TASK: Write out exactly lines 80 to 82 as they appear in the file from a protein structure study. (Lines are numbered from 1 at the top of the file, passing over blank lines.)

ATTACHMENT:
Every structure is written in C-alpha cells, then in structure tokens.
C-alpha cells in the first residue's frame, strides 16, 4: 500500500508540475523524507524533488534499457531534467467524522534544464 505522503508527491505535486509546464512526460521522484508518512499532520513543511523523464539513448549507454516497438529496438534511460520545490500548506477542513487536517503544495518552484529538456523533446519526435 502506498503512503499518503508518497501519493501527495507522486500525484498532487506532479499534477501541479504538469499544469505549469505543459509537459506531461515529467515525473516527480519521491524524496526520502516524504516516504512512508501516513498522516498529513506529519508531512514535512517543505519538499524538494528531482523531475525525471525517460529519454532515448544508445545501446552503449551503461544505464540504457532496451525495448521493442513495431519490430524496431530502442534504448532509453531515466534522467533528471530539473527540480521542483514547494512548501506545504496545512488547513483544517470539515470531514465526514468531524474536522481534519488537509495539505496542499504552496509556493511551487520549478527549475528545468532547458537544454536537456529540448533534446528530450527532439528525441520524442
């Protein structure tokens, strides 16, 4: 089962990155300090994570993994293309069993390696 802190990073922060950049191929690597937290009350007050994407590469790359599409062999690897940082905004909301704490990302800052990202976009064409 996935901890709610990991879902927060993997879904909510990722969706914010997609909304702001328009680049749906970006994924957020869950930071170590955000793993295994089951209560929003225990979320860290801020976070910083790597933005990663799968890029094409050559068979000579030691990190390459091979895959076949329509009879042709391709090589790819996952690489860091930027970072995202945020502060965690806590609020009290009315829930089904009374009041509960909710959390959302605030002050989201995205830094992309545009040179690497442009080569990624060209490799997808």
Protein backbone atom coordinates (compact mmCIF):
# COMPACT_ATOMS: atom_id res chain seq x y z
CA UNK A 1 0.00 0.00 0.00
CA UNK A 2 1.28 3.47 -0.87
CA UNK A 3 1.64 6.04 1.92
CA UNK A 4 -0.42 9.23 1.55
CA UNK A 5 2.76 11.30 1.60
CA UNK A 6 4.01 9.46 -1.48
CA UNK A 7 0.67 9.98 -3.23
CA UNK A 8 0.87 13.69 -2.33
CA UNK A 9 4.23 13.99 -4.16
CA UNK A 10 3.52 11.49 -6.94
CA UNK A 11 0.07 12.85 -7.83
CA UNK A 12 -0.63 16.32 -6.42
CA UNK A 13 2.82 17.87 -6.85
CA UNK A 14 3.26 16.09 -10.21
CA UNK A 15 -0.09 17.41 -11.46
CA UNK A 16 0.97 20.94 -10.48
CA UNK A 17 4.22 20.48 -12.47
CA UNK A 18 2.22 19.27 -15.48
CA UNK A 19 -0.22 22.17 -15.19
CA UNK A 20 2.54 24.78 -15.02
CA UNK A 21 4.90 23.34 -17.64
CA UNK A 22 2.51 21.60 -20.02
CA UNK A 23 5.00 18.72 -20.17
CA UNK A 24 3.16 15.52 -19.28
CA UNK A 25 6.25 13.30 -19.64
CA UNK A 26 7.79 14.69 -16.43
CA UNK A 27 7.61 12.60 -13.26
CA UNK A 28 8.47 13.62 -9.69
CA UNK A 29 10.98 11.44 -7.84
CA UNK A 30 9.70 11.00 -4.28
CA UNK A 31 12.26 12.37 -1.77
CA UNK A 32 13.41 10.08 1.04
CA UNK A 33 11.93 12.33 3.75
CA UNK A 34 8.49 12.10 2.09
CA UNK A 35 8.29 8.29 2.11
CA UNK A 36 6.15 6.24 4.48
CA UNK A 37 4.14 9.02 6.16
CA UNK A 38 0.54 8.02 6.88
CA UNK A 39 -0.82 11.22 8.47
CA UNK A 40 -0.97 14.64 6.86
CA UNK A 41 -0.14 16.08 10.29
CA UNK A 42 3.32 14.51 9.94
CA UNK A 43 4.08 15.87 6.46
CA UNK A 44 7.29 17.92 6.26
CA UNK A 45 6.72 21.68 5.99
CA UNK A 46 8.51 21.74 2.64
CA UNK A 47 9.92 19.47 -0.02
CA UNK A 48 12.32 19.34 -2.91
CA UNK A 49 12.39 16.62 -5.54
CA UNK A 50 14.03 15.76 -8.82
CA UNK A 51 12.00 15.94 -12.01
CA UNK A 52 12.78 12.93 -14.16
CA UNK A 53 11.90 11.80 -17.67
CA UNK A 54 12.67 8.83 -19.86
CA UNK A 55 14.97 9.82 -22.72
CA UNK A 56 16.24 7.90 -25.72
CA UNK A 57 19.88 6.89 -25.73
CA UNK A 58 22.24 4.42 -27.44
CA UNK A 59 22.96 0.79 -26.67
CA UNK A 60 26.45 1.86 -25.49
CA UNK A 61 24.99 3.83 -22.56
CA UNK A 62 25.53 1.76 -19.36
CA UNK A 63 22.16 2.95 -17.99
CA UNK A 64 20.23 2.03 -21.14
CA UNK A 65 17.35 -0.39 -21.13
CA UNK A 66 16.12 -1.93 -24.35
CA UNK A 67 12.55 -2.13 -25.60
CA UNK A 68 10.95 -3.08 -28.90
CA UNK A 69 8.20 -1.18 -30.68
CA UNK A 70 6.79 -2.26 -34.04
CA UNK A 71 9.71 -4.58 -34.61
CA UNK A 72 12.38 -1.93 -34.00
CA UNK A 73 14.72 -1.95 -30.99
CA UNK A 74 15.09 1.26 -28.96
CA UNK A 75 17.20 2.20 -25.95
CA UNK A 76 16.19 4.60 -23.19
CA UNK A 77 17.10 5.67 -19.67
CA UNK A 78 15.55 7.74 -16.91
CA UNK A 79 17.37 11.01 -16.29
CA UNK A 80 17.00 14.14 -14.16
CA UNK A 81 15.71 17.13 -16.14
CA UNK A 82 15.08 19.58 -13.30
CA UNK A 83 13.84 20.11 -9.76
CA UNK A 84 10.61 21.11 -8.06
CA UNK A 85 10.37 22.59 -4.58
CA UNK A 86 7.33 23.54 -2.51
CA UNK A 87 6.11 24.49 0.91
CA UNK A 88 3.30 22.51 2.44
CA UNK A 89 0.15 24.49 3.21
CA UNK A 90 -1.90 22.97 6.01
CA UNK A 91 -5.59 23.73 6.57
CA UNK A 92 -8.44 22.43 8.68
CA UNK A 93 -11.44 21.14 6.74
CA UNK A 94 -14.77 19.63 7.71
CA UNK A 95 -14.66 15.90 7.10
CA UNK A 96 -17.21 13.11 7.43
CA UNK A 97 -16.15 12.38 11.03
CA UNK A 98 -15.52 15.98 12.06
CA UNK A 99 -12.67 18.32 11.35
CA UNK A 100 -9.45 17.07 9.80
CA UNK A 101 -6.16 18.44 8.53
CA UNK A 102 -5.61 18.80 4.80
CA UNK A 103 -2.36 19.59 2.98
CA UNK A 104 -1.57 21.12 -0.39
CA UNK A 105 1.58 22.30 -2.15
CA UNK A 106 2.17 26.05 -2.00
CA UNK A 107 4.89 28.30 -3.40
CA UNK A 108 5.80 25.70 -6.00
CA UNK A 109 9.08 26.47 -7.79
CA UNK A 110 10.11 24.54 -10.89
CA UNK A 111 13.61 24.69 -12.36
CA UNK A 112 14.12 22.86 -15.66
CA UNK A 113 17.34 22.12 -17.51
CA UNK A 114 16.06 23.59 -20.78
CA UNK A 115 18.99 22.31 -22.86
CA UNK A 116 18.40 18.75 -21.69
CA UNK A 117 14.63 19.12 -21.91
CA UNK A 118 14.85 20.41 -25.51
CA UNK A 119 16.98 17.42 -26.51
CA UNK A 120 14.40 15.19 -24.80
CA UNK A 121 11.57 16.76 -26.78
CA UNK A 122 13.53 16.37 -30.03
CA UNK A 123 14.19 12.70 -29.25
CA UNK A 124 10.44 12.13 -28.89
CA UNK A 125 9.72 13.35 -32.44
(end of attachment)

CA UNK A 75 17.20 2.20 -25.95
CA UNK A 76 16.19 4.60 -23.19
CA UNK A 77 17.10 5.67 -19.67